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March 25, 2024

New Zealand's GST and gaming duty measures taking effect for remote sellers

  • A new offshore gaming duty will apply at a rate of 12% to remote gambling supplied to New Zealand residents.
  • New Zealand's goods and services tax (GST) platform economy rules take effect on 1 April 2024.
  • A transitional rule will allow electronic marketplace operators to exclude contracts for short-stay or visitor accommodation entered into before 1 April 2024.

On 14 March 2024, the New Zealand Minister of Revenue released an Amendment Paper making changes to the Taxation (Annual Rates for 2023-24, Multinational Tax, and Remedial Matters) Bill. Among other things, the Amendment Paper introduces a new offshore gaming duty and amends New Zealand's GST platform economy provisions.

Offshore gaming duty

An offshore gaming duty will apply to GST-registered persons located outside New Zealand to the extent that they supply remote gambling services to New Zealand residents. The duty will be 12% of the offshore gambling profits made by these persons on or after 1 July 2024.

The offshore gaming duty rules will generally align with the existing rules for GST on remote services. However, the taxable base for the new duty will exclude the amount on which the existing 10% "consumption charges" imposed on sports and racing betting made by New Zealand residents through offshore operators are levied.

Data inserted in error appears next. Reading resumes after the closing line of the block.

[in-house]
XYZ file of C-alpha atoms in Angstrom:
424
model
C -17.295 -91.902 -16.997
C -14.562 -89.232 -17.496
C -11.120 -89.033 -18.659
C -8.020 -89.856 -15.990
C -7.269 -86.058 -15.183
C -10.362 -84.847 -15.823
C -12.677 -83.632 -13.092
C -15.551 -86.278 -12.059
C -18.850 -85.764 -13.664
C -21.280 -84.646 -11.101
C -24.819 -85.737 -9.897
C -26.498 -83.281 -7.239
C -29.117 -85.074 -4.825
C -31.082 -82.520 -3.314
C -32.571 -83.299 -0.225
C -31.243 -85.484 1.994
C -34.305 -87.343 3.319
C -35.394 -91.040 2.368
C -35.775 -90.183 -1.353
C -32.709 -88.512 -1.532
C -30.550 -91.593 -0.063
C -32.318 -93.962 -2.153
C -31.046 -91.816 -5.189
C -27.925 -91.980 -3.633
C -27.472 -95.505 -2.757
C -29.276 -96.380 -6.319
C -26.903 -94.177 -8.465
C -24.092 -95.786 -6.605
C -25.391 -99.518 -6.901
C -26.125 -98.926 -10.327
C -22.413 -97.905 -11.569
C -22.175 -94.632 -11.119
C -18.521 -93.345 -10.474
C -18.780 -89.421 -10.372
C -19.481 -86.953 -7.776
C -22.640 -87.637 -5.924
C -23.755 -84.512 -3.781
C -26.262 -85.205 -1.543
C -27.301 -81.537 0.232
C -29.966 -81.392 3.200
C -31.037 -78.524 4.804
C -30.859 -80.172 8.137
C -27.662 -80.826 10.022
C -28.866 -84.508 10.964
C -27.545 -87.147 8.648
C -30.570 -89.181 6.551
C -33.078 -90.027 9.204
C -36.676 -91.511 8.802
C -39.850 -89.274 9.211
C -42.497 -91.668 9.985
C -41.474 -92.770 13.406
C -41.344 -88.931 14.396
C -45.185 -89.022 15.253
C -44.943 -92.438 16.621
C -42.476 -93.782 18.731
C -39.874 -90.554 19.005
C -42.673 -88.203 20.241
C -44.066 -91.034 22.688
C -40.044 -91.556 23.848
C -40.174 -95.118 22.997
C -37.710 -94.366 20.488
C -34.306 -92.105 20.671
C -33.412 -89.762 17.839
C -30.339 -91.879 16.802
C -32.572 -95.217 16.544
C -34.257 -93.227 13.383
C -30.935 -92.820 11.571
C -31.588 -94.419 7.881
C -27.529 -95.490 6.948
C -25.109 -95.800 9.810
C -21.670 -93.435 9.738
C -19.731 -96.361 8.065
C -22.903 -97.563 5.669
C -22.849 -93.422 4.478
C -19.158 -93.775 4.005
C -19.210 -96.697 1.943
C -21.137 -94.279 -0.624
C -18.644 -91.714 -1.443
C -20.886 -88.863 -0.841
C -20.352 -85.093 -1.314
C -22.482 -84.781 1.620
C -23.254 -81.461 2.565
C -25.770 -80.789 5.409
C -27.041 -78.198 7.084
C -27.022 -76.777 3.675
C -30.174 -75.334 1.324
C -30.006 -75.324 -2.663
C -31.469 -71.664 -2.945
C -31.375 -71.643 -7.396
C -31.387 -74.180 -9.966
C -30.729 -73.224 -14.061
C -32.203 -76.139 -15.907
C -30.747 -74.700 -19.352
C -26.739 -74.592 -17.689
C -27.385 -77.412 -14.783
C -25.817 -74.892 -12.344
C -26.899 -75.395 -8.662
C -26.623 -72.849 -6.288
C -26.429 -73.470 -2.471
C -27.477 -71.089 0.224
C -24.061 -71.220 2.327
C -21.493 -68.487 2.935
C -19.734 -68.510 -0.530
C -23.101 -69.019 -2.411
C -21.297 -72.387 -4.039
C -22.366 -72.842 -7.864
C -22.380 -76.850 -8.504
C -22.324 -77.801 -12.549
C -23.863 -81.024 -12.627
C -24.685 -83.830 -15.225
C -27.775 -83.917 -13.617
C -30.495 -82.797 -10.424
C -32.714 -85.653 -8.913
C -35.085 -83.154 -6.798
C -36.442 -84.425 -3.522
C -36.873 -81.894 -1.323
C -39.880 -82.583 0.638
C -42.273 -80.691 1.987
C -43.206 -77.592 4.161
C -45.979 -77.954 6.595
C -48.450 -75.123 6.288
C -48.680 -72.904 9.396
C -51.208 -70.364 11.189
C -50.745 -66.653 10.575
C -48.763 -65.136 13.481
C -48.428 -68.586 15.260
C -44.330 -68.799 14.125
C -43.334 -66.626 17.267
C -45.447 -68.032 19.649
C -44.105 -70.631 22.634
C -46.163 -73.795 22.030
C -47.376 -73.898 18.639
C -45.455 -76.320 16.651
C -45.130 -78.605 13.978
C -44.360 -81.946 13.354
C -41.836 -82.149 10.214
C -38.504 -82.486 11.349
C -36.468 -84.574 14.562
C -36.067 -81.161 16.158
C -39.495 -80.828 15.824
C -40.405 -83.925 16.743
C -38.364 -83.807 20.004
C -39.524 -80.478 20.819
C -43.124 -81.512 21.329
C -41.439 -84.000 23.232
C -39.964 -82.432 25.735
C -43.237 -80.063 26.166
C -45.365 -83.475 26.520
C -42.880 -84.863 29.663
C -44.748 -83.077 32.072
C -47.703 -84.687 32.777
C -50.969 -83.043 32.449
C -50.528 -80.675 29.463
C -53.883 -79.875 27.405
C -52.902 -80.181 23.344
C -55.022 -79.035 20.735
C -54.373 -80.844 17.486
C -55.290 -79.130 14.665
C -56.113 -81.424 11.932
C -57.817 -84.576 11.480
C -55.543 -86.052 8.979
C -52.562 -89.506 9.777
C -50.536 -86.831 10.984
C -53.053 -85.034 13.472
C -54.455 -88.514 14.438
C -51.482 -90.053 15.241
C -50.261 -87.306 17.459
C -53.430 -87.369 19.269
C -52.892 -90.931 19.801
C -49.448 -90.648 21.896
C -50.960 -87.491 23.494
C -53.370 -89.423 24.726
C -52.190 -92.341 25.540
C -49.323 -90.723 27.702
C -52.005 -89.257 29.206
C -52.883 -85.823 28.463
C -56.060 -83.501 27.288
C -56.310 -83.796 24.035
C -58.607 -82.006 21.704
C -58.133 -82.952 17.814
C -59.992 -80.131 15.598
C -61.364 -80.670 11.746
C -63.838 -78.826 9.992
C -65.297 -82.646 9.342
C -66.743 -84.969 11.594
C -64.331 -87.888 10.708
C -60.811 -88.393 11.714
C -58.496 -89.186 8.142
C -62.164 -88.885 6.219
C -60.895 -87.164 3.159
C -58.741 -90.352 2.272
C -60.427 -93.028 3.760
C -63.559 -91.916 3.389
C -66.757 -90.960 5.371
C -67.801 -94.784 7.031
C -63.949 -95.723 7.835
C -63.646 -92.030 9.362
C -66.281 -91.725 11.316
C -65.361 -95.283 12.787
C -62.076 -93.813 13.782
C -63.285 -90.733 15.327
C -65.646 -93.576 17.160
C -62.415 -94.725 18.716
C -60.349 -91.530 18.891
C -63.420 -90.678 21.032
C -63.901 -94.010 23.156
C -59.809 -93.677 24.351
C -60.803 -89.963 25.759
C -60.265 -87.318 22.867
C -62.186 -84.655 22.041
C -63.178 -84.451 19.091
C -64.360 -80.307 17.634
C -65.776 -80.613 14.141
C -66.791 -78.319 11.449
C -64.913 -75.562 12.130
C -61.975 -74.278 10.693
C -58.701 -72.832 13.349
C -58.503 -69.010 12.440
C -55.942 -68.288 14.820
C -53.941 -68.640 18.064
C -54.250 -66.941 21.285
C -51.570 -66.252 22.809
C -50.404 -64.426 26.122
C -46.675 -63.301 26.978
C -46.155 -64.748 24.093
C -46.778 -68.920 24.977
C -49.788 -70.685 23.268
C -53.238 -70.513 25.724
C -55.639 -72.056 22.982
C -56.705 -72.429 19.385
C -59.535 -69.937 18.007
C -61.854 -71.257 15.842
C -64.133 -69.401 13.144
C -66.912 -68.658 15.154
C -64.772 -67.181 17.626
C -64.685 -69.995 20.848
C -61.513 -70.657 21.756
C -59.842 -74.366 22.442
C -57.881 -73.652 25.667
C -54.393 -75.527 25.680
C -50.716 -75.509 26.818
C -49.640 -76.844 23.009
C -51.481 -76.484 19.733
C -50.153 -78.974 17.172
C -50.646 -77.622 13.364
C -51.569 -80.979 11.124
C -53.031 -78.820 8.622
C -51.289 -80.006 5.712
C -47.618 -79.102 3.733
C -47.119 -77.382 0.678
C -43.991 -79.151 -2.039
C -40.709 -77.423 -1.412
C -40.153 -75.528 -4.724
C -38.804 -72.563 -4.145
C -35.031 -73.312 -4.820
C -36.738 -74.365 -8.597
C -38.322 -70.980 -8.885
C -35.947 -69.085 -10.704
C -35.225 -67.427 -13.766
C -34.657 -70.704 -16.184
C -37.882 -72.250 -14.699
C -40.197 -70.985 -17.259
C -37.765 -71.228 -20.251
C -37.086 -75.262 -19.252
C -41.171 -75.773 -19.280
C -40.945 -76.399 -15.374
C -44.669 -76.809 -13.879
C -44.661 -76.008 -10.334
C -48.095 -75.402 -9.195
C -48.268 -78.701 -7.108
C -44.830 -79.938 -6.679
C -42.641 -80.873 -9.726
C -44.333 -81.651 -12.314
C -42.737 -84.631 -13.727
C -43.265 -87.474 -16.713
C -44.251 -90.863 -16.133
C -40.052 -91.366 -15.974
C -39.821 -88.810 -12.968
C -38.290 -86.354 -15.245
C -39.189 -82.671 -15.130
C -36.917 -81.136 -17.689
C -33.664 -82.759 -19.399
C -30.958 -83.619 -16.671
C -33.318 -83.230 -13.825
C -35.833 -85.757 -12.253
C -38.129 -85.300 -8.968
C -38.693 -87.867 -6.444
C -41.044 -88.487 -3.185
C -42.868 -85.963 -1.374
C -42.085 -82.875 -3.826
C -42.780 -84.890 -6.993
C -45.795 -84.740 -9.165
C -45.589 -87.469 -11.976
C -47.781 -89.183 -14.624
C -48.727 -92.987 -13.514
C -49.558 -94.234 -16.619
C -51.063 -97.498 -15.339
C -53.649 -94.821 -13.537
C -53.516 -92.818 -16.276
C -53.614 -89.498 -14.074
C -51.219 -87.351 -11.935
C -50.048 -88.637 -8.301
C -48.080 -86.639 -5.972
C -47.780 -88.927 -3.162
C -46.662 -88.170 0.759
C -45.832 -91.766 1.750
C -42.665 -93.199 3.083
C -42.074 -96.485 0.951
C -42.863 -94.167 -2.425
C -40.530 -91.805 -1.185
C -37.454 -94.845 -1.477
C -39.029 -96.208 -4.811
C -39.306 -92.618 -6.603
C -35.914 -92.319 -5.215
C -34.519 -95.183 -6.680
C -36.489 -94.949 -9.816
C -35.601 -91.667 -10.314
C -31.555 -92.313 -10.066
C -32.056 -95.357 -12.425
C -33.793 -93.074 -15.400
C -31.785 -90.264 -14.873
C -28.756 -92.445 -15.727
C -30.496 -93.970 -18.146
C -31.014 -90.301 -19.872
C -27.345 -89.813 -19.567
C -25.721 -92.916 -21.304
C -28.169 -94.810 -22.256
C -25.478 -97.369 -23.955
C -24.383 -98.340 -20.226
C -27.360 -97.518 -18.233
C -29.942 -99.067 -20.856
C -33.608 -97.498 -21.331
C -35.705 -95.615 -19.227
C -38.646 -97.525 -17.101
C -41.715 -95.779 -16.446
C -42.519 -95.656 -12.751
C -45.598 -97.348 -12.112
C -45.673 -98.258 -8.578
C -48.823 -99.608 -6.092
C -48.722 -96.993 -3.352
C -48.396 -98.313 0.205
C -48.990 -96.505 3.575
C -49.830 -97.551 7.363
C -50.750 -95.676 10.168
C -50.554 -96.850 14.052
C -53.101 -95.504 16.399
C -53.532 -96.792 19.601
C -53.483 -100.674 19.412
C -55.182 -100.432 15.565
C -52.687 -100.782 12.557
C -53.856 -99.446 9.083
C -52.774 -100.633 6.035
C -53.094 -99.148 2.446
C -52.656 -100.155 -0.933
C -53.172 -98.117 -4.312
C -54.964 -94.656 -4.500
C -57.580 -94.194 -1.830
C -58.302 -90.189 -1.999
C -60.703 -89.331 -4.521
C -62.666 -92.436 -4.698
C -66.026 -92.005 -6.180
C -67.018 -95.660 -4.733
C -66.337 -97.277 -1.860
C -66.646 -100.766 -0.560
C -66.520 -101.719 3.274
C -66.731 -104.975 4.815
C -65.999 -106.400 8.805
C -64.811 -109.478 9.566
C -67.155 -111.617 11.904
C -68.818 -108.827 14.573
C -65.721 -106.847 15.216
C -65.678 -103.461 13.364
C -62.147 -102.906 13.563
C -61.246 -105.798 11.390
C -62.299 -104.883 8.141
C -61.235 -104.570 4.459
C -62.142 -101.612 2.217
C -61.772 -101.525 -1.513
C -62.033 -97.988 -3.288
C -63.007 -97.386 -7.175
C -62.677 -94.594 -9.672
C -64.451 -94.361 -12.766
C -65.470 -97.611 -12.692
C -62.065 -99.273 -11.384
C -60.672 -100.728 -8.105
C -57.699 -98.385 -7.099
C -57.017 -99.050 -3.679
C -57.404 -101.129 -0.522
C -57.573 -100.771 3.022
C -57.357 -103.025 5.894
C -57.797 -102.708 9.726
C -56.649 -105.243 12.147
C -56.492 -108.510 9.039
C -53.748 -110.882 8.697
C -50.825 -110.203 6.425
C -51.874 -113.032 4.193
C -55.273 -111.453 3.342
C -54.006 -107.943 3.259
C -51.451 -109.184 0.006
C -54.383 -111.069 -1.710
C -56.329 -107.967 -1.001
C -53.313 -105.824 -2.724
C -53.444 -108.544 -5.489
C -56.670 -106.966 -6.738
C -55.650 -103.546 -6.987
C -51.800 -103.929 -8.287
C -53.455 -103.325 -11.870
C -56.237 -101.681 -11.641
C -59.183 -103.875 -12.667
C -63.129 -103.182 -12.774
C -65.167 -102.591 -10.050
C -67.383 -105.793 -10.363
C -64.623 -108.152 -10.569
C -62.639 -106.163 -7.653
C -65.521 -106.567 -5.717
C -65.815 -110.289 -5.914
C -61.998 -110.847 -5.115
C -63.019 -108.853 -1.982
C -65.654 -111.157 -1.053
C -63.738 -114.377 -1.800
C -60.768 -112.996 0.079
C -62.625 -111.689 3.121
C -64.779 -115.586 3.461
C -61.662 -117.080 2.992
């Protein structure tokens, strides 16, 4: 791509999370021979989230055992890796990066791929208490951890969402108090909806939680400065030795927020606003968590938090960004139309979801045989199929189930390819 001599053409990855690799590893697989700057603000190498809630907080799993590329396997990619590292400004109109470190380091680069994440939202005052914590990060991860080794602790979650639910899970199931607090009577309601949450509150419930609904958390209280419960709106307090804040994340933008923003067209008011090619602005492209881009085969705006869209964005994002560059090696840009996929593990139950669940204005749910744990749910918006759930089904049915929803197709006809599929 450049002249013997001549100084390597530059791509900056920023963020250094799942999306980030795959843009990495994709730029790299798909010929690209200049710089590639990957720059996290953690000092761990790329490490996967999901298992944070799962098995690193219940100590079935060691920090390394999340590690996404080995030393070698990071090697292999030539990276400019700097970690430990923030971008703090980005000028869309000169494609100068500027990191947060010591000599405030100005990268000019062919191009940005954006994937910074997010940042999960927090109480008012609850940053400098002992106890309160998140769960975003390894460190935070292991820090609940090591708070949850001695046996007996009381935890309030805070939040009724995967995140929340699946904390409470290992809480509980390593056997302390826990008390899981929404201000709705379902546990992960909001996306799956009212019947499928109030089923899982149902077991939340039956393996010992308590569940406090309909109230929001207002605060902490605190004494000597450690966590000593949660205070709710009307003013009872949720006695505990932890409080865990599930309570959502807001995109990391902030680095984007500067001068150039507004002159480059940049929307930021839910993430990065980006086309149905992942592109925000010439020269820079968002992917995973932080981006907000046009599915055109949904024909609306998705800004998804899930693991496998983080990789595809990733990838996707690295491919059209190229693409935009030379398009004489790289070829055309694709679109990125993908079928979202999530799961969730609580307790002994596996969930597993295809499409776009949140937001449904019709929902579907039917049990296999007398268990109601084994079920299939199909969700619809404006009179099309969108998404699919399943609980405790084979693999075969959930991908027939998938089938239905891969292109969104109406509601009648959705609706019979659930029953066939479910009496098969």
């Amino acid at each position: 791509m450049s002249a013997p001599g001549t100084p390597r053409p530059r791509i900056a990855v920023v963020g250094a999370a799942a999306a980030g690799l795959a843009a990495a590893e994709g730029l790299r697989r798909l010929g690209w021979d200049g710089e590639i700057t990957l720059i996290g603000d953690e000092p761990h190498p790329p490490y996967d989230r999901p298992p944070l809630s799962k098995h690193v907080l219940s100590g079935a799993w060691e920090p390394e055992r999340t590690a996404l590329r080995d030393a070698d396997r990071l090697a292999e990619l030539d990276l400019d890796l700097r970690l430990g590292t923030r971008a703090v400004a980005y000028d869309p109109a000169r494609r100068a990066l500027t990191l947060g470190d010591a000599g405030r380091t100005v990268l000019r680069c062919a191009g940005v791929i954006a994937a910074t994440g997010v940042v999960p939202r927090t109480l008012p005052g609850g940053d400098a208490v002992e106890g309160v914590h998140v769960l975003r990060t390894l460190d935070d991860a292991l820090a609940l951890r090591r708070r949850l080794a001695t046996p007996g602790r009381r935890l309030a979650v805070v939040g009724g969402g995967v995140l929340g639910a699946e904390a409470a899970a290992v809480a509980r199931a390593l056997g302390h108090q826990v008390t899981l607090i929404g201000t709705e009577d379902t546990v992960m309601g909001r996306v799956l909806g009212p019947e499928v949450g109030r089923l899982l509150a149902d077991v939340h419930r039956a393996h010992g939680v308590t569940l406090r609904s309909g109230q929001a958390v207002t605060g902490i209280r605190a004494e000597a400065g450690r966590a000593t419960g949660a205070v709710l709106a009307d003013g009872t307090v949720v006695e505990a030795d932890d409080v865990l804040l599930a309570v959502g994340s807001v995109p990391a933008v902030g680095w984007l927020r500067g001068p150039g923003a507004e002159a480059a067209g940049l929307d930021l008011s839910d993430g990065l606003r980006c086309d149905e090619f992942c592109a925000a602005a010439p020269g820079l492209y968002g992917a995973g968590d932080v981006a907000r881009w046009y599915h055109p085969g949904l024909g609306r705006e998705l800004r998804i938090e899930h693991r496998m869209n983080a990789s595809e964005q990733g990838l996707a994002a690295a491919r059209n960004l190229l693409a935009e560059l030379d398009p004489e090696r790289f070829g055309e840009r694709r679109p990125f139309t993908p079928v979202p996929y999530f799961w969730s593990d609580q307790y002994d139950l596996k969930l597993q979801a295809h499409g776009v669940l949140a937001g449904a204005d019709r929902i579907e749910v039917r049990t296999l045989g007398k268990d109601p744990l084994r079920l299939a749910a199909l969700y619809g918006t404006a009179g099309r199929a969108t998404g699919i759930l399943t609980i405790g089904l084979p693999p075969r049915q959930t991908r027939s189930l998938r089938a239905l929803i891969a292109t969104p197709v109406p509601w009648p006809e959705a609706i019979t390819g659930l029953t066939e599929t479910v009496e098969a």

GST platform economy

The GST Act 1985 will be amended to include a transitional provision for contracts for short-stay or visitor accommodations that are entered into before 1 April 2024. The provision will allow electronic marketplace operators to exclude these contracts from the GST platform economy rules, which take effect on 1 April 2024. This change addresses the situation in which an accommodation booking was taken before 1 April 2024 without GST being factored into the price, but the supply is not treated as occurring until on or after 1 April 2024.

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Contact Information

For additional information concerning this Alert, please contact:

Ernst & Young Limited (New Zealand), Indirect Tax, Auckland

Published by NTD’s Tax Technical Knowledge Services group; Carolyn Wright, legal editor

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